In an era when law enforcement has been forced to lay off staff, reduce patrols and even release jail inmates, officers have found that going after marijuana growers and smokers makes them eligible for hefty federal anti-drug grants, Justin Scheck reports in The Wall Street Journal.

"The U.S. Justice Department is spending nearly $3.6 billion this year to augment budgets of state and local law-enforcement agencies," Phillip S. Smith reports in Drug War Chronicle at stopthedrugwar.org. "In addition, the federal government last year set aside close to $4 billion of the economic-stimulus package for law-enforcement grants for state and local agencies.

The White House also is spending about $239 million this year to fund local drug-trafficking task forces, Steve Elliott adds at newsjunkiepost.com, "which in the real world, usually means local cops dressing up like Rambo and tramping through the woods in a wasteful, quixotic and doomed attempt to stop the burgeoning marijuana industry."

The sickest thing about this situation is that you can stack up huge piles of shocking facts about the evil nature and heartless tactics of the War on Drugs, and it doesn't seem to make a whit of difference. These mind-boggling sums are regarded as money well-spent by the people who run our country, and the relentless persecution of recreational drug users will continue as part of the Judeo-Christian proscription against people getting high so long as the current laws remain in effect.

The organizers of the California Marijuana Initiative, led by Richard Lee of Oakland, promise to take up the cudgel again in 2012 in a serious attempt to gain the support of another 5 percent of the voting population to take legalization over the top. The losing side in the 46-54 decision reflects the national poll numbers cited above and reveals just how close we are to achieving our goal.

In a fascinating aside, the California polls before the election showed a 42-47 for-and-against split, but that was when the question was asked by a person. The response to automated polling devices minus the human interrogators was more like 57-43, demonstrating the reluctance so many citizens share about identifying themselves as smokers or even supporters of legalization.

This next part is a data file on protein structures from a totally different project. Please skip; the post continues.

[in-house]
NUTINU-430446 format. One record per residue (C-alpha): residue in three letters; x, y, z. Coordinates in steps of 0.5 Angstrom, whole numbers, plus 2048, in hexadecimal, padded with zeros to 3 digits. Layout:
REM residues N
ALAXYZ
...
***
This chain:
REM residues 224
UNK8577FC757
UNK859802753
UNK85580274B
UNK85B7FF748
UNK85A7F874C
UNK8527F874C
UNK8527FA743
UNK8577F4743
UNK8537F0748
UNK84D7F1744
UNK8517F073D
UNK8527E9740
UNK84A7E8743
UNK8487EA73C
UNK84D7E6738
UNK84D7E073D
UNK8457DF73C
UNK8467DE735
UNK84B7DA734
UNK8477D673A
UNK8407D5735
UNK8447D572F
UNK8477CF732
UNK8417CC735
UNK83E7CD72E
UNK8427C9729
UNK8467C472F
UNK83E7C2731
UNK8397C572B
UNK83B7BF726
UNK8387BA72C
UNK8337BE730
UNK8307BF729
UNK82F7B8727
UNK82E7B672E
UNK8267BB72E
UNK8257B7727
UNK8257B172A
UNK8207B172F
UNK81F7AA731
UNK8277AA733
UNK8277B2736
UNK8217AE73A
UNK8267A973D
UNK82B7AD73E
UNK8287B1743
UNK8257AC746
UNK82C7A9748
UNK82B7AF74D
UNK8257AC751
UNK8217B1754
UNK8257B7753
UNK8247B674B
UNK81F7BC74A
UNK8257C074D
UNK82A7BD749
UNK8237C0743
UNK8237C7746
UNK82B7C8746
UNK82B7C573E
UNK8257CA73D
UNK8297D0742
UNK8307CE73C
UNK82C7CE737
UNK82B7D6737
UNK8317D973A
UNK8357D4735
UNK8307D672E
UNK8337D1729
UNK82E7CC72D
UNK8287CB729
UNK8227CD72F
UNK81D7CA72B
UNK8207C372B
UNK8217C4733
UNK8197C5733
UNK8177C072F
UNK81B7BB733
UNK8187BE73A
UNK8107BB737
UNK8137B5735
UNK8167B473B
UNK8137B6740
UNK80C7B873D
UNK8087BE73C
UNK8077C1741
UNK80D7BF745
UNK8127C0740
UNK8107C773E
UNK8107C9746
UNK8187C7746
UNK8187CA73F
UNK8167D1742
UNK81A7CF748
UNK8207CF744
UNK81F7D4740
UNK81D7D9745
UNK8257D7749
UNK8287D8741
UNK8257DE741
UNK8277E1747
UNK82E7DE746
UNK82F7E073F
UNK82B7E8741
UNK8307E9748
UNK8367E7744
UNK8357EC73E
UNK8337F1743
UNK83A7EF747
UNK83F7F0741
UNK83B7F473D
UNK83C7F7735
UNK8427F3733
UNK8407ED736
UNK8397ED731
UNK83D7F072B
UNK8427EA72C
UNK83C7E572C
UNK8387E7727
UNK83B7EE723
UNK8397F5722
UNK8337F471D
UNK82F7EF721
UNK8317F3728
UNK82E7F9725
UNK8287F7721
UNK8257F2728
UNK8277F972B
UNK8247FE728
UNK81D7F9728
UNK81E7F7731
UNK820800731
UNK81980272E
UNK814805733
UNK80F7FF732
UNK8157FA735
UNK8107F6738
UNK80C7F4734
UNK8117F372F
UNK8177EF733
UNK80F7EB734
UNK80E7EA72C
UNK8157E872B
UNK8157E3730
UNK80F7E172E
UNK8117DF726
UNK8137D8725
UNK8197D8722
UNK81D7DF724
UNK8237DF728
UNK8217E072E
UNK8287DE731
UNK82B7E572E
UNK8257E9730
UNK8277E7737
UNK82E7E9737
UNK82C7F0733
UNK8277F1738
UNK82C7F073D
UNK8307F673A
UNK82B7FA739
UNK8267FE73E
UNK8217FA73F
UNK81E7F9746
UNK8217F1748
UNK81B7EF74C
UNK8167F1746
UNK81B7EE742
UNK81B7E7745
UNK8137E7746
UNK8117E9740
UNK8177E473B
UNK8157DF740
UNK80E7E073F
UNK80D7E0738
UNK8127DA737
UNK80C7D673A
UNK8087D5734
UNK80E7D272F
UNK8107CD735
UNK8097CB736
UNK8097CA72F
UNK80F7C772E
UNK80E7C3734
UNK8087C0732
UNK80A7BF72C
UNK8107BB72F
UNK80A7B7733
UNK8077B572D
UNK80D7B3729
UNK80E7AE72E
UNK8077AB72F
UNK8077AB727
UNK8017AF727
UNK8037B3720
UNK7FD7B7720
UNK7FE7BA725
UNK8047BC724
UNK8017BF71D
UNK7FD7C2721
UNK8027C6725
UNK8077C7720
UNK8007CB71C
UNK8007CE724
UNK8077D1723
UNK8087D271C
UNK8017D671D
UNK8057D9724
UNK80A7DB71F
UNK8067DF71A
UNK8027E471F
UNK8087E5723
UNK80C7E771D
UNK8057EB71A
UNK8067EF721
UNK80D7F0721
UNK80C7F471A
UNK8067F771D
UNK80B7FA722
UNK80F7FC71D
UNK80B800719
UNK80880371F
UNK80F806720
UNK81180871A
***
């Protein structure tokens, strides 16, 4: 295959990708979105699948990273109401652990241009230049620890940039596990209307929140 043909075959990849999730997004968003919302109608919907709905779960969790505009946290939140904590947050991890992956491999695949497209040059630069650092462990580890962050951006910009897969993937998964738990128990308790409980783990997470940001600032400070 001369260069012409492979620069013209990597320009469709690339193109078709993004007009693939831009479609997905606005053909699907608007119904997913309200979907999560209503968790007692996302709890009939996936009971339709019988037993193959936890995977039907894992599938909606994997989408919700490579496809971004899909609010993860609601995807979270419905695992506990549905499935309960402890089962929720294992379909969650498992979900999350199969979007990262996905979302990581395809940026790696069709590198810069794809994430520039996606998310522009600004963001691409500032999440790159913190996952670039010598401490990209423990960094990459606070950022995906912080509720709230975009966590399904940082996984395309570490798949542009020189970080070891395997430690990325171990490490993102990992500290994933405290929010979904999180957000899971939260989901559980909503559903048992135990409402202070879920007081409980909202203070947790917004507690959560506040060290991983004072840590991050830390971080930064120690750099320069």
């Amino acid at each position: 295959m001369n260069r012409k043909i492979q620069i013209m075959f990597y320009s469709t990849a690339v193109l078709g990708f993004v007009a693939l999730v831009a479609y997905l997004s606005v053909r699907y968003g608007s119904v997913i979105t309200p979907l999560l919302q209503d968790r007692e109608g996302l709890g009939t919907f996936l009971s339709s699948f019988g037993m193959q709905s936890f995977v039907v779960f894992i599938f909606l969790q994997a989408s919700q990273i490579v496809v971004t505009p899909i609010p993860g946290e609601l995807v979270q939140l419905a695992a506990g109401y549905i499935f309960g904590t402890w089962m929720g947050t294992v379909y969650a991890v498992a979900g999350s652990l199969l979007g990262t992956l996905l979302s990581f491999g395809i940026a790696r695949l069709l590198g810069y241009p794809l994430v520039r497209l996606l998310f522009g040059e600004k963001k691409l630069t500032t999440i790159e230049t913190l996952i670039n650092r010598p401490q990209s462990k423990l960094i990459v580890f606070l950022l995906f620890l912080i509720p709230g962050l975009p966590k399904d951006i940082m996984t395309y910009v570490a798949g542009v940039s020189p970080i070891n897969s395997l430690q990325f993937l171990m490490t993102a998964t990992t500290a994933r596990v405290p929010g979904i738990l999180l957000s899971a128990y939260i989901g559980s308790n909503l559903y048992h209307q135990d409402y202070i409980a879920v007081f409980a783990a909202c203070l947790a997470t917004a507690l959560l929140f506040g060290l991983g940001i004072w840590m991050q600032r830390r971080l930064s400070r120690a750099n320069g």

The really ugly part of this whole equation is the pitiful percentage of registered voters who will take themselves to the polls or fill out an absentee ballot when it comes time to participate in a democratic election. In Michigan, the turnout was something like 46 percent, which is hardly an example of "hearing the American people speak" as the right-wing demagogues would have it.

The despised Richard M. Nixon mythologized what he called "the Silent Majority" as the bedrock of reactionary ideology and social practice, but, in truth, the silent majority is overwhelmingly made up of more progressive elements who — like the House and Senate Republicans of the past two years — simply refuse to participate in the democratic political process.

When great numbers of these people do turn out, as in the 2008 presidential election, the results are much more in line with the politics of the otherwise silent majority. When they don't, the right wing rules because their people always vote, in every election. Duh! Even though they're a minority in terms of the electorate as a whole, they can easily field more than half of the 46 percent of the citizens who bother to cast a vote.

Generally speaking, my autumn visit to the United States during the electoral season was like swimming through a toxic waste dump, and I'm glad to be getting the hell out of here for a while. I'll be in London when you read this, then in Amsterdam for the Cannabis Cup, and I'll report next from over there. —Detroit, Nov. 4-5, 2010

Former Detroiter John Sinclair is an author, broadcaster, activist and one-time manager of the MC5. He appears every other week in this space.